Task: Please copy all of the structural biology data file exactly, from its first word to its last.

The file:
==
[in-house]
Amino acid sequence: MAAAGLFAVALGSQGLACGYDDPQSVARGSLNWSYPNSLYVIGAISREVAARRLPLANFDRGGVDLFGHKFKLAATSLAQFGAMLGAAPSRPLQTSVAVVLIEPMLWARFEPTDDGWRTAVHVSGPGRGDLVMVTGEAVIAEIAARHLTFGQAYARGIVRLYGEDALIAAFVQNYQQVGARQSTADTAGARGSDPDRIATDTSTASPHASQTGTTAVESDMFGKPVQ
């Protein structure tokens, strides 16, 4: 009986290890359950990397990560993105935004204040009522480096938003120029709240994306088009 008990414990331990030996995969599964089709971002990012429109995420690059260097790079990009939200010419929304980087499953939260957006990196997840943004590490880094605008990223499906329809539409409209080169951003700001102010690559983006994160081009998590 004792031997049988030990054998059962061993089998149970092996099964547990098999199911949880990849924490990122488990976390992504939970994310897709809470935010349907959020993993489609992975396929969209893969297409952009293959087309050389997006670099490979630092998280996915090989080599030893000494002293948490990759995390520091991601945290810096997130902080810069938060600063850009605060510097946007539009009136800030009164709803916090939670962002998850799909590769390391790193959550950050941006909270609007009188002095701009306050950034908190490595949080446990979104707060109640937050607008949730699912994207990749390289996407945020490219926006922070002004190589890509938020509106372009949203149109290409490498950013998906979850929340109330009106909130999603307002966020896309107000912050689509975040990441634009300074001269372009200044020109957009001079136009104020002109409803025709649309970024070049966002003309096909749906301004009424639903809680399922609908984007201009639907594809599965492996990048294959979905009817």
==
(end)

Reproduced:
[in-house]
Amino acid sequence: MAAAGLFAVALGSQGLACGYDDPQSVARGSLNWSYPNSLYVIGAISREVAARRLPLANFDRGGVDLFGHKFKLAATSLAQFGAMLGAAPSRPLQTSVAVVLIEPMLWARFEPTDDGWRTAVHVSGPGRGDLVMVTGEAVIAEIAARHLTFGQAYARGIVRLYGEDALIAAFVQNYQQVGARQSTADTAGARGSDPDRIATDTSTASPHASQTGTTAVESDMFGKPVQ
């Protein structure tokens, strides 16, 4: 009986290890359950990397990560993105935004204040009522480096938003120029709240994306088009 008990414990331990030996995969599964089709971002990012429109995420690059260097790079990009939200010419929304980087499953939260957006990196997840943004590490880094605008990223499906329809539409409209080169951003700001102010690559983006994160081009998590 004792031997049988030990054998059962061993089998149970092996099964547990098999199911949880990849924490990122488990976390992504939970994310897709809470935010349907959020993993489609992975396929969209893969297409952009293959087309050389997006670099490979630092998280996915090989080599030893000494002293948490990759995390520091991601945290810096997130902080810069938060600063850009605060510097946007539009009136800030009164709803916090939670962002998850799909590769390391790193959550950050941006909270609007009188002095701009306050950034908190490595949080446990979104707060109640937050607008949730699912994207990749390289996407945020490219926006922070002004190589890509938020509106372009949203149109290409490498950013998906979850929340109330009106909130999603307002966020896309107000912050689509975040990441634009300074001269372009200044020109957009001079136009104020002109409803025709649309970024070049966002003309096909749906301004009424639903809680399922609908984007201009639907594809599965492996990048294959979905009817």